A greater percentage of primary care doctors in the U.S. now use electronic medical records in their practices, according to an international survey by the Commonwealth Fund, but lag in other indicators of affordability and administrative time. The survey findings were reported online today in the journal Health Affairs.
The research team, led by Commonwealth Fund’s vice president Cathy Schoen, that included survey experts from Harris Interactive, interviewed by mail and telephone some 8,500 primary care physicians in Australia, Canada, France, Germany, the Netherlands, New Zealand, Norway, Switzerland, the United Kingdom, and the United States. Interviews took place from March through July 2012, and covered issues such as patient access, health information technology, communication, overall views of the health system, and job satisfaction.
The results show the percentage of U.S. primary care doctors using electronic medical records increased from less than half (46%) in 2009 to seven in 10 (69%) in 2012, about the same rate as in France. While the proportion of U.S. and Canadian physicians using electronic record-keeping technology jumped in the past three years, their rate of electronic records use is still well below other industrialized nations, notably Netherlands, Norway, New Zealand, the U.K., and Austria, where nine in 10 or more use electronic medical records. (See chart below)
High rates of electronic medical record use do not appear to resolve long-standing communication issues between primary care physicians and other health care providers. In each country surveyed — even in countries where nearly all physicians have these systems — a minority of primary care doctors say they always receive timely information from specialists after referring patients to them. Only 11 percent of primary care physicians in the U.S. say they get such information when it is needed. Also, from one-third to more than half of the doctors in each country surveyed say they are not always notified when their patients leave the hospital.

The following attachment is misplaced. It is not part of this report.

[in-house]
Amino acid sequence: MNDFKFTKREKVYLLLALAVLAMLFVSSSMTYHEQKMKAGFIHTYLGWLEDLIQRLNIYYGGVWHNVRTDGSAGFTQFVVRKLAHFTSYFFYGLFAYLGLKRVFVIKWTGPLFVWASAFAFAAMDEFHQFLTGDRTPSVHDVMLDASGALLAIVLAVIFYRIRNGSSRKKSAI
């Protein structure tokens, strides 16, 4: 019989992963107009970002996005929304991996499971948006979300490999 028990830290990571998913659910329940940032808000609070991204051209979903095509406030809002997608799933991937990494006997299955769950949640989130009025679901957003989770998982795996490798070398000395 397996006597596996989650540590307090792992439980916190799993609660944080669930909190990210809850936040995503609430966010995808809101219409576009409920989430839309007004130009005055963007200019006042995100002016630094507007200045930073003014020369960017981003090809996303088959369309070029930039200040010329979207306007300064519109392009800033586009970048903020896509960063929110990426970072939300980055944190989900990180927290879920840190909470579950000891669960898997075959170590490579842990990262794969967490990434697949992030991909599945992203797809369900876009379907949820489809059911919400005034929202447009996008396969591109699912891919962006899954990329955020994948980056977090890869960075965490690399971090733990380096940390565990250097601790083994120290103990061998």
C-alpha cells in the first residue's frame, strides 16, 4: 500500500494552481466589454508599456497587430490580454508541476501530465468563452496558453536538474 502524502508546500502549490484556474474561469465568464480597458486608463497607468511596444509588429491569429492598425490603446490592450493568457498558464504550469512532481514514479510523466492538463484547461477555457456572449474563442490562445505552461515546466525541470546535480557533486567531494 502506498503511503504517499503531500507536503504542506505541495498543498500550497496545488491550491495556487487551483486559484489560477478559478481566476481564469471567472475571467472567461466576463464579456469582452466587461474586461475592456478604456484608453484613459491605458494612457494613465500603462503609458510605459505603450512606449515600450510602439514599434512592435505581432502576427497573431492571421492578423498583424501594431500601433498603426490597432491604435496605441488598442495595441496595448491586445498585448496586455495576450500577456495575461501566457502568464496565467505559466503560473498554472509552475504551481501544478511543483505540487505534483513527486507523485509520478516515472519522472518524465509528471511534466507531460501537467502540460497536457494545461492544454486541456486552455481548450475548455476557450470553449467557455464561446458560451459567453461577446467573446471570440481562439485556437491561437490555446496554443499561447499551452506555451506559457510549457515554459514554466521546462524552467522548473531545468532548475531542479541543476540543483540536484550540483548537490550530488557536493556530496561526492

The ability of primary care physicians to exchange information electronically with doctors outside their practice is still largely the exception than the rule in the countries surveyed. In New Zealand, the Netherlands, and Switzerland about half of the doctors report having that capability, compared to about three in 10 doctors (31%) in the U.S.
Most primary care physicians in the U.S. report affordability of health care for patients as an issue, a condition not found in the nine other countries that provide universal health coverage. Some six in 10 (59%) U.S. primary care doctors say their patients often have trouble paying for care. In other countries, the rate reporting patients with health care affordability problems ranges from 4 percent in Norway to 25 percent in Australia.
About half (52%) of U.S. doctors say insurance restrictions on their care decisions are a major time concern, a far higher rate than other countries. And less than two in 10 primary care physicians in the U.S. (15%) agree that their national health care system works well.
Schoen sums up the survey results, noting “The U.S. spends far more on medical care than the other countries we surveyed, yet our doctors are telling us their patients can’t afford care, they don’t always have the patient information they need, they spend too much time dealing with insurance companies, and we need major change.” Schoen adds, “The insurance expansions under the Affordable Care Act will make care more affordable, but we also need to simplify insurance to free up physicians to provide timely access to high-quality care for their patients.”
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